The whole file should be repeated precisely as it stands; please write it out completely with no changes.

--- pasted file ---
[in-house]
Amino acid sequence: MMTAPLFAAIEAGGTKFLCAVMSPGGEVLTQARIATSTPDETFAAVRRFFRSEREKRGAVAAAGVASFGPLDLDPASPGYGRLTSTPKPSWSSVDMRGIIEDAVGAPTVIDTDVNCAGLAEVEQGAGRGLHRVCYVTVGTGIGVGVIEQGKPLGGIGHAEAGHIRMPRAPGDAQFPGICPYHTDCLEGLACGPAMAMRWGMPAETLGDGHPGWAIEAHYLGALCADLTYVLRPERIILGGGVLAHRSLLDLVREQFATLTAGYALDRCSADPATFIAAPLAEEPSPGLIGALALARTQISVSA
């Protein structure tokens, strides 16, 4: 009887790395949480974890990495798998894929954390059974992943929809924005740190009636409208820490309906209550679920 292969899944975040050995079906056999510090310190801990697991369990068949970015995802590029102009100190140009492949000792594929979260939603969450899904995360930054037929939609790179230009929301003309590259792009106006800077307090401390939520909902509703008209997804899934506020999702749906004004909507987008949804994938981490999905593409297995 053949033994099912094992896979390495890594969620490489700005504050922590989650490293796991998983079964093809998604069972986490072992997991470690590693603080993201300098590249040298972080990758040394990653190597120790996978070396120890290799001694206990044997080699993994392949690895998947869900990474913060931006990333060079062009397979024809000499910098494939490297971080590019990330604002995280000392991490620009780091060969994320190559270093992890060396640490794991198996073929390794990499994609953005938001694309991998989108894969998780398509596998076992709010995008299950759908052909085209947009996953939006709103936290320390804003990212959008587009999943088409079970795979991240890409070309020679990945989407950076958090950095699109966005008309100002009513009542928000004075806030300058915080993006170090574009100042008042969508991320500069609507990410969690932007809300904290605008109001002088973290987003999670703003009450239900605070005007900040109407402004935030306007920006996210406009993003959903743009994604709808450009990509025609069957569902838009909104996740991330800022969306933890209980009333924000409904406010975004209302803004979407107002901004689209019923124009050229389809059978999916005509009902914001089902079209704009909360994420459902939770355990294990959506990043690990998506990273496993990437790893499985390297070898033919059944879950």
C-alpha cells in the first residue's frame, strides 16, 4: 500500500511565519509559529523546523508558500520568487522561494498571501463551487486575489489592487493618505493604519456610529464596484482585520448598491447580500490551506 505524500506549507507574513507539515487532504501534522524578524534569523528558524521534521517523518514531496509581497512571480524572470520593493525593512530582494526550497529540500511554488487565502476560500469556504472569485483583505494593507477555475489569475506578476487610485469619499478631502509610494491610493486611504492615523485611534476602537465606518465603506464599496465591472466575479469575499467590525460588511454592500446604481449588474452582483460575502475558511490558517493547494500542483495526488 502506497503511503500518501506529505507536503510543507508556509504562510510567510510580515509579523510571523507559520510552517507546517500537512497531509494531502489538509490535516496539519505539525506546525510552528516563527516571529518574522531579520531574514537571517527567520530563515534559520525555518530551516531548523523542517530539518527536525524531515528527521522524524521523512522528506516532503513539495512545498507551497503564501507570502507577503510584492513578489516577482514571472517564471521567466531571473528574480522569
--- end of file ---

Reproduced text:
[in-house]
Amino acid sequence: MMTAPLFAAIEAGGTKFLCAVMSPGGEVLTQARIATSTPDETFAAVRRFFRSEREKRGAVAAAGVASFGPLDLDPASPGYGRLTSTPKPSWSSVDMRGIIEDAVGAPTVIDTDVNCAGLAEVEQGAGRGLHRVCYVTVGTGIGVGVIEQGKPLGGIGHAEAGHIRMPRAPGDAQFPGICPYHTDCLEGLACGPAMAMRWGMPAETLGDGHPGWAIEAHYLGALCADLTYVLRPERIILGGGVLAHRSLLDLVREQFATLTAGYALDRCSADPATFIAAPLAEEPSPGLIGALALARTQISVSA
């Protein structure tokens, strides 16, 4: 009887790395949480974890990495798998894929954390059974992943929809924005740190009636409208820490309906209550679920 292969899944975040050995079906056999510090310190801990697991369990068949970015995802590029102009100190140009492949000792594929979260939603969450899904995360930054037929939609790179230009929301003309590259792009106006800077307090401390939520909902509703008209997804899934506020999702749906004004909507987008949804994938981490999905593409297995 053949033994099912094992896979390495890594969620490489700005504050922590989650490293796991998983079964093809998604069972986490072992997991470690590693603080993201300098590249040298972080990758040394990653190597120790996978070396120890290799001694206990044997080699993994392949690895998947869900990474913060931006990333060079062009397979024809000499910098494939490297971080590019990330604002995280000392991490620009780091060969994320190559270093992890060396640490794991198996073929390794990499994609953005938001694309991998989108894969998780398509596998076992709010995008299950759908052909085209947009996953939006709103936290320390804003990212959008587009999943088409079970795979991240890409070309020679990945989407950076958090950095699109966005008309100002009513009542928000004075806030300058915080993006170090574009100042008042969508991320500069609507990410969690932007809300904290605008109001002088973290987003999670703003009450239900605070005007900040109407402004935030306007920006996210406009993003959903743009994604709808450009990509025609069957569902838009909104996740991330800022969306933890209980009333924000409904406010975004209302803004979407107002901004689209019923124009050229389809059978999916005509009902914001089902079209704009909360994420459902939770355990294990959506990043690990998506990273496993990437790893499985390297070898033919059944879950």
C-alpha cells in the first residue's frame, strides 16, 4: 500500500511565519509559529523546523508558500520568487522561494498571501463551487486575489489592487493618505493604519456610529464596484482585520448598491447580500490551506 505524500506549507507574513507539515487532504501534522524578524534569523528558524521534521517523518514531496509581497512571480524572470520593493525593512530582494526550497529540500511554488487565502476560500469556504472569485483583505494593507477555475489569475506578476487610485469619499478631502509610494491610493486611504492615523485611534476602537465606518465603506464599496465591472466575479469575499467590525460588511454592500446604481449588474452582483460575502475558511490558517493547494500542483495526488 502506497503511503500518501506529505507536503510543507508556509504562510510567510510580515509579523510571523507559520510552517507546517500537512497531509494531502489538509490535516496539519505539525506546525510552528516563527516571529518574522531579520531574514537571517527567520530563515534559520525555518530551516531548523523542517530539518527536525524531515528527521522524524521523512522528506516532503513539495512545498507551497503564501507570502507577503510584492513578489516577482514571472517564471521567466531571473528574480522569